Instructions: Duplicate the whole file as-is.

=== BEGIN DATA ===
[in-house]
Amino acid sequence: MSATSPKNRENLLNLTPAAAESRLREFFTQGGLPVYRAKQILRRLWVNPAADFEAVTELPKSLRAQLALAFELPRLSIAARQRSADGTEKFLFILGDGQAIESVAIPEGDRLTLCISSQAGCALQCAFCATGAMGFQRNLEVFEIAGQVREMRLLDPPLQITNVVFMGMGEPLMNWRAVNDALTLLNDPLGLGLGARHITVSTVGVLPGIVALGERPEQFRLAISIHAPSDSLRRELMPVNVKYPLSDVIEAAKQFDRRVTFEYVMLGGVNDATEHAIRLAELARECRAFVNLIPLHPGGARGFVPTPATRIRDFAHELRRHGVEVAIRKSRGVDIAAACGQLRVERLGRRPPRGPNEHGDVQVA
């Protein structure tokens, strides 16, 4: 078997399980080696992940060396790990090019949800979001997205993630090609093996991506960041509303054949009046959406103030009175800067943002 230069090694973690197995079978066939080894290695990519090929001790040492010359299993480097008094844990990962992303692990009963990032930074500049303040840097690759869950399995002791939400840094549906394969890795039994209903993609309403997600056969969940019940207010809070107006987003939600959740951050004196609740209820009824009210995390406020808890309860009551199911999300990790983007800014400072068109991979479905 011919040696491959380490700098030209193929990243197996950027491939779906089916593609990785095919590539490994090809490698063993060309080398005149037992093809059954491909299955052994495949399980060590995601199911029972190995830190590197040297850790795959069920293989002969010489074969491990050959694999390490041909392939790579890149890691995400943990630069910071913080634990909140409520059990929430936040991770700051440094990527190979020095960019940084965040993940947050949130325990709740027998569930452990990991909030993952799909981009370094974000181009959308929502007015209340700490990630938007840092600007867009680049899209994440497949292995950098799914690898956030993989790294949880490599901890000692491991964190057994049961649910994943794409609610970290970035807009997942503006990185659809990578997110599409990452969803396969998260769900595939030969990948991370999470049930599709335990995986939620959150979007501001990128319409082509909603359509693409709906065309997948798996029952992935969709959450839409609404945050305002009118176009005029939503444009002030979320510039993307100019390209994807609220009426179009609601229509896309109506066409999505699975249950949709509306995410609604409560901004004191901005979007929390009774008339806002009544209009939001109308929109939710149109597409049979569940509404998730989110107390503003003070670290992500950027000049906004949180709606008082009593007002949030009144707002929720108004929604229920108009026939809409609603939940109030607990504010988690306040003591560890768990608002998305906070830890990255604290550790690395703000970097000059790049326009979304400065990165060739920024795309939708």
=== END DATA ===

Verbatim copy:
[in-house]
Amino acid sequence: MSATSPKNRENLLNLTPAAAESRLREFFTQGGLPVYRAKQILRRLWVNPAADFEAVTELPKSLRAQLALAFELPRLSIAARQRSADGTEKFLFILGDGQAIESVAIPEGDRLTLCISSQAGCALQCAFCATGAMGFQRNLEVFEIAGQVREMRLLDPPLQITNVVFMGMGEPLMNWRAVNDALTLLNDPLGLGLGARHITVSTVGVLPGIVALGERPEQFRLAISIHAPSDSLRRELMPVNVKYPLSDVIEAAKQFDRRVTFEYVMLGGVNDATEHAIRLAELARECRAFVNLIPLHPGGARGFVPTPATRIRDFAHELRRHGVEVAIRKSRGVDIAAACGQLRVERLGRRPPRGPNEHGDVQVA
């Protein structure tokens, strides 16, 4: 078997399980080696992940060396790990090019949800979001997205993630090609093996991506960041509303054949009046959406103030009175800067943002 230069090694973690197995079978066939080894290695990519090929001790040492010359299993480097008094844990990962992303692990009963990032930074500049303040840097690759869950399995002791939400840094549906394969890795039994209903993609309403997600056969969940019940207010809070107006987003939600959740951050004196609740209820009824009210995390406020808890309860009551199911999300990790983007800014400072068109991979479905 011919040696491959380490700098030209193929990243197996950027491939779906089916593609990785095919590539490994090809490698063993060309080398005149037992093809059954491909299955052994495949399980060590995601199911029972190995830190590197040297850790795959069920293989002969010489074969491990050959694999390490041909392939790579890149890691995400943990630069910071913080634990909140409520059990929430936040991770700051440094990527190979020095960019940084965040993940947050949130325990709740027998569930452990990991909030993952799909981009370094974000181009959308929502007015209340700490990630938007840092600007867009680049899209994440497949292995950098799914690898956030993989790294949880490599901890000692491991964190057994049961649910994943794409609610970290970035807009997942503006990185659809990578997110599409990452969803396969998260769900595939030969990948991370999470049930599709335990995986939620959150979007501001990128319409082509909603359509693409709906065309997948798996029952992935969709959450839409609404945050305002009118176009005029939503444009002030979320510039993307100019390209994807609220009426179009609601229509896309109506066409999505699975249950949709509306995410609604409560901004004191901005979007929390009774008339806002009544209009939001109308929109939710149109597409049979569940509404998730989110107390503003003070670290992500950027000049906004949180709606008082009593007002949030009144707002929720108004929604229920108009026939809409609603939940109030607990504010988690306040003591560890768990608002998305906070830890990255604290550790690395703000970097000059790049326009979304400065990165060739920024795309939708």